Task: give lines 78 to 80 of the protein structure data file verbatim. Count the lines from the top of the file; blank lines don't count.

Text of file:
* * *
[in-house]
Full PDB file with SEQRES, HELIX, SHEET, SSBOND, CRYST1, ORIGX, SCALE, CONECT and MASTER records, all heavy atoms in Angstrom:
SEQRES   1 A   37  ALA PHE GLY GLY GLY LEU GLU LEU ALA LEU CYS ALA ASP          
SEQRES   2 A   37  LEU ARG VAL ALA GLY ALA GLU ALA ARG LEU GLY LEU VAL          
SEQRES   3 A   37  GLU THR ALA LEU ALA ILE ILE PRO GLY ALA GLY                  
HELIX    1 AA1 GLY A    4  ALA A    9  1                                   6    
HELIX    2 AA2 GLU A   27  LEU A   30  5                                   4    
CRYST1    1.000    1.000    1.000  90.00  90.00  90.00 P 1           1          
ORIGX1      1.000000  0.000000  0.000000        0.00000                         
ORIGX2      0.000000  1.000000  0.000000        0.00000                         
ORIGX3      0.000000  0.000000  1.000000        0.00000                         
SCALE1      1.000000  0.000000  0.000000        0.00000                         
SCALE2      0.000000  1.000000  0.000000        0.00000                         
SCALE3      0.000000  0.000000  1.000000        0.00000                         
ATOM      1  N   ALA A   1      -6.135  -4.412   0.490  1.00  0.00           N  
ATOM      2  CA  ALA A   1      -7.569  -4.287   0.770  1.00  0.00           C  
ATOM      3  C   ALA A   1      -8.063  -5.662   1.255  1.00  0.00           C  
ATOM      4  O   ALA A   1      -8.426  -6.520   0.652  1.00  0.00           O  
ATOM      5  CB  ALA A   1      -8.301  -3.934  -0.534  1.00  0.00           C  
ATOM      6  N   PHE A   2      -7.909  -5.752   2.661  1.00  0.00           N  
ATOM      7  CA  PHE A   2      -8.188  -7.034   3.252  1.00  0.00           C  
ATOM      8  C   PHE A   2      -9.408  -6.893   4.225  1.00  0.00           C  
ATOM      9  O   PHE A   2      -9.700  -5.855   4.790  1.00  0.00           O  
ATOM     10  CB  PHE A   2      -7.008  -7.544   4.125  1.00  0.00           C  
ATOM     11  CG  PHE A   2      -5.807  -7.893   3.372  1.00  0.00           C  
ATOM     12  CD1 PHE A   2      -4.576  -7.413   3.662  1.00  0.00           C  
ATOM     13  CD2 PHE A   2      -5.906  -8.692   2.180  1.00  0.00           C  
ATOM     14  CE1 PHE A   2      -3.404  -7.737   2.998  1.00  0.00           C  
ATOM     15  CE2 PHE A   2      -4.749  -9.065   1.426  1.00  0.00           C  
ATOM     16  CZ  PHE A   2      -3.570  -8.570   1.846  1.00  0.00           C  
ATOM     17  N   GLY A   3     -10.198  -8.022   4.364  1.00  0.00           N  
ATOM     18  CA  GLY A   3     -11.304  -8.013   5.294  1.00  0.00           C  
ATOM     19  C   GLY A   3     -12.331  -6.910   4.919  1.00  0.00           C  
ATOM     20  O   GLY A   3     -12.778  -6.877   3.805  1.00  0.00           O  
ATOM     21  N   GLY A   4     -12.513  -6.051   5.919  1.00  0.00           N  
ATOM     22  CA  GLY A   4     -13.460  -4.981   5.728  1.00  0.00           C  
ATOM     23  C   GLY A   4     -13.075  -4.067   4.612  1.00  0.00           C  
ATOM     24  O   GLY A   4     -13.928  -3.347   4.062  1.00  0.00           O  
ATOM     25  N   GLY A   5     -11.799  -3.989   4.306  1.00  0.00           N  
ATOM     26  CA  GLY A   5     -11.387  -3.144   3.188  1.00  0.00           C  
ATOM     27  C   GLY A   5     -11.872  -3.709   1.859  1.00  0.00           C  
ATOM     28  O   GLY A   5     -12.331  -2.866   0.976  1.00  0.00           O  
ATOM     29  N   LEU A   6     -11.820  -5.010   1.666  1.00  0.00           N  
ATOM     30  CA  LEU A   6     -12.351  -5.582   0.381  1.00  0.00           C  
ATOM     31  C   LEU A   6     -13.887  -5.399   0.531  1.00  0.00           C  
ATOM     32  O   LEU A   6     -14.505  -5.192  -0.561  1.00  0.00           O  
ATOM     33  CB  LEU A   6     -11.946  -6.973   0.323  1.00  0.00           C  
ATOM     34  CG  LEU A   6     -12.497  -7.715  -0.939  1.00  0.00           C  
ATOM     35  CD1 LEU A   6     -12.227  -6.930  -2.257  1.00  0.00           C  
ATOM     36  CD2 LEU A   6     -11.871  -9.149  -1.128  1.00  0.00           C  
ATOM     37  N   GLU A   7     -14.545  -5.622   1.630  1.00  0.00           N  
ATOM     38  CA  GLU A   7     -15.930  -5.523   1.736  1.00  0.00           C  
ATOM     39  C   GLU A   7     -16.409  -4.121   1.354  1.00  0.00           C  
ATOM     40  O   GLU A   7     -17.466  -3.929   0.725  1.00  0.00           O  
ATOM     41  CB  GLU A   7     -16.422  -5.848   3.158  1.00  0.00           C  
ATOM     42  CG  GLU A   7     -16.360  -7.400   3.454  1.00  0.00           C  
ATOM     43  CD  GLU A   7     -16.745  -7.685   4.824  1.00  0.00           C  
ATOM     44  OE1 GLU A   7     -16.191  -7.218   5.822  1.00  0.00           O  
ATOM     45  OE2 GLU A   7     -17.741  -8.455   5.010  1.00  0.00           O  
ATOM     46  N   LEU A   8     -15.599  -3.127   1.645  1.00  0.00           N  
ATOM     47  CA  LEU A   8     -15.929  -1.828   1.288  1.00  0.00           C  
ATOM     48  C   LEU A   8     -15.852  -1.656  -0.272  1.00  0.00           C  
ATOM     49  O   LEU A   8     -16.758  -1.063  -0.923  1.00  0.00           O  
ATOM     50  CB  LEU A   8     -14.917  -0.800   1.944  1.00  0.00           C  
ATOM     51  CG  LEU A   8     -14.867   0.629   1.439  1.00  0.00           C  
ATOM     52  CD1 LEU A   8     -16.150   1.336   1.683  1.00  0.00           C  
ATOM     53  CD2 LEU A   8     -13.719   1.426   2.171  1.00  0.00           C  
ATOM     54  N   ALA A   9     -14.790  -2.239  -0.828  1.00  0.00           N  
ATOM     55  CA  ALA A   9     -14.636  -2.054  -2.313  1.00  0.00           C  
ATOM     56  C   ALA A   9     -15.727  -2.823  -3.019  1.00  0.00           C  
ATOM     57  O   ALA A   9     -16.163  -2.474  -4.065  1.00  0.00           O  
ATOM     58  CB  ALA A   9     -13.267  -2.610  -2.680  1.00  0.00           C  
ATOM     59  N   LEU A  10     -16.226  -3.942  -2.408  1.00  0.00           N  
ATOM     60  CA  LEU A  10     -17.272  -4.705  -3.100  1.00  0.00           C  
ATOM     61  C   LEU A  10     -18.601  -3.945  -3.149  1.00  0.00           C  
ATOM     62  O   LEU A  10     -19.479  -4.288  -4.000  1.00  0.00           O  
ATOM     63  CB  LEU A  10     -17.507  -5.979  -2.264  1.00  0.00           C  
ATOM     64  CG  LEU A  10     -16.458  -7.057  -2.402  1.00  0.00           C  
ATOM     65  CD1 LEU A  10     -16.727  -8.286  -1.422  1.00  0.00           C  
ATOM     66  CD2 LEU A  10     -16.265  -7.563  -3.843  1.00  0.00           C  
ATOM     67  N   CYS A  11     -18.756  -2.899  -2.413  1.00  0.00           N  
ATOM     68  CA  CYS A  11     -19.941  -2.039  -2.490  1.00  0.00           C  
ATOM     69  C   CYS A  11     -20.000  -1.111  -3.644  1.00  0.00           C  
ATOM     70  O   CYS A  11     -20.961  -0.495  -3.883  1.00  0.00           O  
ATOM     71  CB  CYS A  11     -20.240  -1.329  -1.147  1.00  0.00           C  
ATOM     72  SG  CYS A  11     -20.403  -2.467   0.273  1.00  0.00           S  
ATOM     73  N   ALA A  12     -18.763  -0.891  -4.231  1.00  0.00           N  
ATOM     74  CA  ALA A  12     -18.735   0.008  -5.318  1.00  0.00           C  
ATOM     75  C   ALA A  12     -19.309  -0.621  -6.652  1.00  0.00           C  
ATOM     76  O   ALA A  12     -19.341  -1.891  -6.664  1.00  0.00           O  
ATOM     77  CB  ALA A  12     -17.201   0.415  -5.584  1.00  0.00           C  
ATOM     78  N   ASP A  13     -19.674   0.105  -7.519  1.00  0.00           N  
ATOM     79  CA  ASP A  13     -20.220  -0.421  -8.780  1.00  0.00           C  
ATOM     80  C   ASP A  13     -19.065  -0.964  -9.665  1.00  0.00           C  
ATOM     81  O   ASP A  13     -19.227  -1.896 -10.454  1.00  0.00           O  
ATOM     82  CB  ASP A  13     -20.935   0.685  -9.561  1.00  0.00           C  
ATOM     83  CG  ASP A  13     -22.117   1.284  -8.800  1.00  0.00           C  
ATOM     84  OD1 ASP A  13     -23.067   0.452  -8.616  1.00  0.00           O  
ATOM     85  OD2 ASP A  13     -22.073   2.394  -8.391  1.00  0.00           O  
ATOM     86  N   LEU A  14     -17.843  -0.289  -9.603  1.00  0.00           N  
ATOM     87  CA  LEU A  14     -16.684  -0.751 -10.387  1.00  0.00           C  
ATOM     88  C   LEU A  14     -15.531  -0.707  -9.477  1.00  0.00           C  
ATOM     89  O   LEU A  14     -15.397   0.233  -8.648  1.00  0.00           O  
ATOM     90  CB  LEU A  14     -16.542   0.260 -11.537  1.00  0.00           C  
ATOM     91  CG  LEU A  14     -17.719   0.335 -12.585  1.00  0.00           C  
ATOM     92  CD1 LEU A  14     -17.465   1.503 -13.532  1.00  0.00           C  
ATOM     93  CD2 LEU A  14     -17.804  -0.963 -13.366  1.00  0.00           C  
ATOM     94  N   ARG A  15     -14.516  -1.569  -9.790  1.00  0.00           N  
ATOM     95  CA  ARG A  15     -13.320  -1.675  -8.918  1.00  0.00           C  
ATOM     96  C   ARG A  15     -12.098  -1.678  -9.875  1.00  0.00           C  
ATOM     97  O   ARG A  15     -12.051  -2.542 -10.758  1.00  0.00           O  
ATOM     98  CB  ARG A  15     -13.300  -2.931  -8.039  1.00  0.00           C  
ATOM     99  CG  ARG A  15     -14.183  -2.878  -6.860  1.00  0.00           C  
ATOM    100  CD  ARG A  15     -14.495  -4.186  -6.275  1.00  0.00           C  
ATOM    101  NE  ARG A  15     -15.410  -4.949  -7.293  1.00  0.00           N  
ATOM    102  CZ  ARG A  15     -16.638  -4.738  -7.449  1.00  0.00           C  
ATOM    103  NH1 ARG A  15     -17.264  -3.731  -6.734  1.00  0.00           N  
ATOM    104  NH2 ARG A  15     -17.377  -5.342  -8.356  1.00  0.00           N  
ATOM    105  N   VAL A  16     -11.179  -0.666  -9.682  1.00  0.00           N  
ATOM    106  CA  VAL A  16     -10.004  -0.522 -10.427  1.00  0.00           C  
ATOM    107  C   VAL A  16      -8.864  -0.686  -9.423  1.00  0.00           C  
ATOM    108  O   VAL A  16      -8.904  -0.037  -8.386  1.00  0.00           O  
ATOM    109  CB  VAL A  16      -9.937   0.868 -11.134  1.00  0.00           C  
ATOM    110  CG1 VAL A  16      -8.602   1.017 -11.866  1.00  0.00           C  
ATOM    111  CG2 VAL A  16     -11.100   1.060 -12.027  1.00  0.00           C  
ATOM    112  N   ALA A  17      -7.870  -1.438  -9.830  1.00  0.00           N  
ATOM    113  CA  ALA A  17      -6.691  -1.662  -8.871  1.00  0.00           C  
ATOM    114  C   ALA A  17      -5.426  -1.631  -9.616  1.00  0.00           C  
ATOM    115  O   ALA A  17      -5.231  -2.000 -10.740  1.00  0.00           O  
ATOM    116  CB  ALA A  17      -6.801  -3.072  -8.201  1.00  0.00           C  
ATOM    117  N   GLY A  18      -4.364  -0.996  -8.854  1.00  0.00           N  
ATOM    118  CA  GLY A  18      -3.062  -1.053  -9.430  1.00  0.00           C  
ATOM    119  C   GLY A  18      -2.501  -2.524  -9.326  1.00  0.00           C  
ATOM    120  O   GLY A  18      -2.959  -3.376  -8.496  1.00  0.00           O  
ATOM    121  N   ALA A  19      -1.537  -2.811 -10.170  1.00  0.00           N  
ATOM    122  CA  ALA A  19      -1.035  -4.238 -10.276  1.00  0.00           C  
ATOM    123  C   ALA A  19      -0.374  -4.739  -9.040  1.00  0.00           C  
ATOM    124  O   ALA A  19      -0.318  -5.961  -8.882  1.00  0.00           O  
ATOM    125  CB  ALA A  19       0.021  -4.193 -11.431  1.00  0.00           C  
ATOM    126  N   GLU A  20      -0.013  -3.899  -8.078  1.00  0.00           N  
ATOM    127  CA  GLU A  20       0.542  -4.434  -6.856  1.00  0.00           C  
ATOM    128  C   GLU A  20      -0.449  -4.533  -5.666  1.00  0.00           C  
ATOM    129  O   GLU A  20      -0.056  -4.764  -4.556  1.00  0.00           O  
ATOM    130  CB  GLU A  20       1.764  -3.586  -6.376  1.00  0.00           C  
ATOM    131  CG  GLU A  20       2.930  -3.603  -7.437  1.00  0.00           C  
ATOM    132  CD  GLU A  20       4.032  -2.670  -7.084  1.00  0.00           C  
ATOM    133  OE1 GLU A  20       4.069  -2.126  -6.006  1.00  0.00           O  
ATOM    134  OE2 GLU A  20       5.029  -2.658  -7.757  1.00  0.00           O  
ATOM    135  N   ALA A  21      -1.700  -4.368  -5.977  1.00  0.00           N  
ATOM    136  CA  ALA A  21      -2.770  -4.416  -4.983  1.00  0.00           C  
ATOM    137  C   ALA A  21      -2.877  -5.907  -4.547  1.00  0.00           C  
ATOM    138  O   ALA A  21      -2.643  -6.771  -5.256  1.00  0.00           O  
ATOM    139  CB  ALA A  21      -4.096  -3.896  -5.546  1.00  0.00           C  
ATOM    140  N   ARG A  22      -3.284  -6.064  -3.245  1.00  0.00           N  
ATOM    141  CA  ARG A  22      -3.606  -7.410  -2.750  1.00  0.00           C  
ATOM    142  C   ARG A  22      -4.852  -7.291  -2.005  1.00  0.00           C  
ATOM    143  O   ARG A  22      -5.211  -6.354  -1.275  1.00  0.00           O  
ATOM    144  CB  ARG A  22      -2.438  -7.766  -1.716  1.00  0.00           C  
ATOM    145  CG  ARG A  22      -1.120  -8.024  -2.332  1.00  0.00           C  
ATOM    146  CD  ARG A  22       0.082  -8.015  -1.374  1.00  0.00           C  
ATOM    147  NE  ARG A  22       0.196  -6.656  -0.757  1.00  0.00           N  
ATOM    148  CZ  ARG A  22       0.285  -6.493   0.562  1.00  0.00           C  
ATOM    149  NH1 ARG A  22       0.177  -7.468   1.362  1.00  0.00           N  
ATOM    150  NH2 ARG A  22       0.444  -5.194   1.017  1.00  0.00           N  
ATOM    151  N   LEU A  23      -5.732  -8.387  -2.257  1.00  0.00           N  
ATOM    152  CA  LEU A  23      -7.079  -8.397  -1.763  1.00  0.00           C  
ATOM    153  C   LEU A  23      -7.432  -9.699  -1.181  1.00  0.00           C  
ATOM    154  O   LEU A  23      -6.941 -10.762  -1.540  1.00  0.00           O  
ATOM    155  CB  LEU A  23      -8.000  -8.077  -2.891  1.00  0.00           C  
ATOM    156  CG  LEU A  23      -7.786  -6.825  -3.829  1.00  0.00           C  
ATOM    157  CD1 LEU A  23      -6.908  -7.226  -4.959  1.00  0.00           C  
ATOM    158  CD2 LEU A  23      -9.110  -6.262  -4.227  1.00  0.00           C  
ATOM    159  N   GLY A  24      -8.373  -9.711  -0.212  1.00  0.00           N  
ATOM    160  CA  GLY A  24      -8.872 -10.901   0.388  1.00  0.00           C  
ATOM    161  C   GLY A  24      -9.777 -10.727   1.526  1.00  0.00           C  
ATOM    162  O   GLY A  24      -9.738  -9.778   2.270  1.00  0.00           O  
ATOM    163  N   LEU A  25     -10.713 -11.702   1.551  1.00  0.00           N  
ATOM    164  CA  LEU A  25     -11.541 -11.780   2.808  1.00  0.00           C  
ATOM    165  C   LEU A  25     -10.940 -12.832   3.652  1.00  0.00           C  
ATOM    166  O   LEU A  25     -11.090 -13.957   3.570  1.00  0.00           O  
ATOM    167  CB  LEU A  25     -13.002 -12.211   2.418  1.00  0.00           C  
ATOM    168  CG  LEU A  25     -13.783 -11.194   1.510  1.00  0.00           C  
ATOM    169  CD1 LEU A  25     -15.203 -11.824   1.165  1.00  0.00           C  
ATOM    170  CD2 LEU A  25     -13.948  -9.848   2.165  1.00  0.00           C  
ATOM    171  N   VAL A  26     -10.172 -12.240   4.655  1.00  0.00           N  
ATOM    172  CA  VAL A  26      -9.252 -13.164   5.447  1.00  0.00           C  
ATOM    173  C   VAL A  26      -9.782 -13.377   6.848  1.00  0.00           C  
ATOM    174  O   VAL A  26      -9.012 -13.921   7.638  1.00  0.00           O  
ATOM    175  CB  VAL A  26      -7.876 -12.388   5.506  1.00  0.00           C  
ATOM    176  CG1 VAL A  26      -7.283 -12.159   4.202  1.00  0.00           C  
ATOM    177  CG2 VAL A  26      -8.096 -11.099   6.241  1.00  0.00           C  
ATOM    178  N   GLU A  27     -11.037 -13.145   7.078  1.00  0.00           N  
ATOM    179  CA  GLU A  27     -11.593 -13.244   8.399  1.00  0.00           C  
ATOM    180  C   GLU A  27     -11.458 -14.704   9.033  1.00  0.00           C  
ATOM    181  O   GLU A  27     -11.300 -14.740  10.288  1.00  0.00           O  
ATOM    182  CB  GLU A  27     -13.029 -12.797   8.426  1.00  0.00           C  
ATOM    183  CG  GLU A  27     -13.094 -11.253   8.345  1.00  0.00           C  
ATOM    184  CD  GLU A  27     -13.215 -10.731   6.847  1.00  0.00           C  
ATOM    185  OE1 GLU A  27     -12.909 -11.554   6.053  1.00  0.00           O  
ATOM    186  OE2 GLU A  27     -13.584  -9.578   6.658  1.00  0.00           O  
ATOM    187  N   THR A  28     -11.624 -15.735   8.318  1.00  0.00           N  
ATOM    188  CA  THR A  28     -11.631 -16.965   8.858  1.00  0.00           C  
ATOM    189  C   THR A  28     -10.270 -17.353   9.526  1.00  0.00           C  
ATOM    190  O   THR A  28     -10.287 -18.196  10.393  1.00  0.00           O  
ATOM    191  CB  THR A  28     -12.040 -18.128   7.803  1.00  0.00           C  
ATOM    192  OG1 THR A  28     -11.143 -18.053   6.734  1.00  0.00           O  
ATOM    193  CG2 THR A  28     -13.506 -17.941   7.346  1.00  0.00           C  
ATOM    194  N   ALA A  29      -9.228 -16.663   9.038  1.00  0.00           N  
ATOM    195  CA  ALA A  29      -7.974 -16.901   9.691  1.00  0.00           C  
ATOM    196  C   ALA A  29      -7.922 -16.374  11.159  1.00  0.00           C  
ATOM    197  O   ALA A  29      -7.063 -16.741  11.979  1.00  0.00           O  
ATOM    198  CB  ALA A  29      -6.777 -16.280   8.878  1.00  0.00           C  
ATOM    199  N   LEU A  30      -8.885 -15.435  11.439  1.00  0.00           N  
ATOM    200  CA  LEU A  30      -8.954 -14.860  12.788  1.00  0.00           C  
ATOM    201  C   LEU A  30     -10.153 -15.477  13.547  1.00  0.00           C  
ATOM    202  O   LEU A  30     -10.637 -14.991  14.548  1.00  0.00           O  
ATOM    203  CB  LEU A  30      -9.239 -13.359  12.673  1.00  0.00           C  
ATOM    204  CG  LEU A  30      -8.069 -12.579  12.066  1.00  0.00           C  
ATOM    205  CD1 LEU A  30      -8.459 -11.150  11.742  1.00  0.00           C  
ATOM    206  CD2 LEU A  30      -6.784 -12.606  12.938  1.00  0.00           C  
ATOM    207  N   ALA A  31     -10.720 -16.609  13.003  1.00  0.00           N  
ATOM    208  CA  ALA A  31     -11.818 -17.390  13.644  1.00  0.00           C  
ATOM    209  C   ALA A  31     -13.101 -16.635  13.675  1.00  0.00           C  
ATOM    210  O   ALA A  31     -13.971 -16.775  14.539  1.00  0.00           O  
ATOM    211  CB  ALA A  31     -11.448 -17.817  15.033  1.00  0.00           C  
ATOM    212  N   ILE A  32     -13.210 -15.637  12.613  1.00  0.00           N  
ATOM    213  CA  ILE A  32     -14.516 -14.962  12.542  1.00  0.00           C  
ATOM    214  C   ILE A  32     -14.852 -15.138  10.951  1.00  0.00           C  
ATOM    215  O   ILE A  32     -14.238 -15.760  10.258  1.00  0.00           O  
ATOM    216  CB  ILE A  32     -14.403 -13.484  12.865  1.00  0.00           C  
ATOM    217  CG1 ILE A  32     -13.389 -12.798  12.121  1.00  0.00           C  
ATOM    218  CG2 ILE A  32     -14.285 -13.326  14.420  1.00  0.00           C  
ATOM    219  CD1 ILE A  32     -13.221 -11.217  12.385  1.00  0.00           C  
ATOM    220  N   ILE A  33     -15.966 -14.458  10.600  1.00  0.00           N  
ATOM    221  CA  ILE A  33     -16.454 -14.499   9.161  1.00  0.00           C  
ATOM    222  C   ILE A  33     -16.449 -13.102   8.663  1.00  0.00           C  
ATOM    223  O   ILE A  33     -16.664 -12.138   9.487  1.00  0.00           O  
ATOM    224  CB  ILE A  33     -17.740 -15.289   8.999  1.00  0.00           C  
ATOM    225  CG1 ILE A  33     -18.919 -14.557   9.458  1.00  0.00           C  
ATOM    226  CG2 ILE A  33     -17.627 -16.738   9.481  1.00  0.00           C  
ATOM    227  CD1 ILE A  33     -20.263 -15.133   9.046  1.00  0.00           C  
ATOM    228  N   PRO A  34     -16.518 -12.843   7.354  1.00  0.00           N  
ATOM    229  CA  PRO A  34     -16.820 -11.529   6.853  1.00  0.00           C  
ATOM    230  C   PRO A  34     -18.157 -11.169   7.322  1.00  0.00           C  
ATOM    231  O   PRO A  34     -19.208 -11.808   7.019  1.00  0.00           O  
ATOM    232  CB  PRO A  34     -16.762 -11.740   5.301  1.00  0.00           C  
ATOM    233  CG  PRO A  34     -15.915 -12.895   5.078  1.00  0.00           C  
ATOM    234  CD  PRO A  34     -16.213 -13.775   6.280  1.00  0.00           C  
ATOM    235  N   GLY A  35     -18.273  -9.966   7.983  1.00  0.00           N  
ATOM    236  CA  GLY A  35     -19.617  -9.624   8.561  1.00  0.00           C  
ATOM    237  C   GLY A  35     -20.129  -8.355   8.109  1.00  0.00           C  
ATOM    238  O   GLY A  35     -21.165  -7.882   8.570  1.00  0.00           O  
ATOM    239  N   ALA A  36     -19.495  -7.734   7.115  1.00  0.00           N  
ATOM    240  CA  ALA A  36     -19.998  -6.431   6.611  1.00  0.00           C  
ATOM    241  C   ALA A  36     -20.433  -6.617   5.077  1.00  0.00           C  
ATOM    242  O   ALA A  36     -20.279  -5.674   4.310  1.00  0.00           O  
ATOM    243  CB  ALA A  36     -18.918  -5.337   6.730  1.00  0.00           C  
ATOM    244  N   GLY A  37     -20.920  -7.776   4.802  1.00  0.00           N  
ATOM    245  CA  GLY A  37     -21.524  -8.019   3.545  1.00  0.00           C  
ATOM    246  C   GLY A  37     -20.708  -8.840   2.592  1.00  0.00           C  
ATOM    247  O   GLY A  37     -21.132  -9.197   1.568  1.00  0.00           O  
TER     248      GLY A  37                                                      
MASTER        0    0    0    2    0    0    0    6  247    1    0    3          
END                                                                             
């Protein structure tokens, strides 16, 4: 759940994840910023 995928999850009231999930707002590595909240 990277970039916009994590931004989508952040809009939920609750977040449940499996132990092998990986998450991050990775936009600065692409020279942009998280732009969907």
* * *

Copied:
ATOM     64  CG  LEU A  10     -16.458  -7.057  -2.402  1.00  0.00           C  
ATOM     65  CD1 LEU A  10     -16.727  -8.286  -1.422  1.00  0.00           C  
ATOM     66  CD2 LEU A  10     -16.265  -7.563  -3.843  1.00  0.00           C  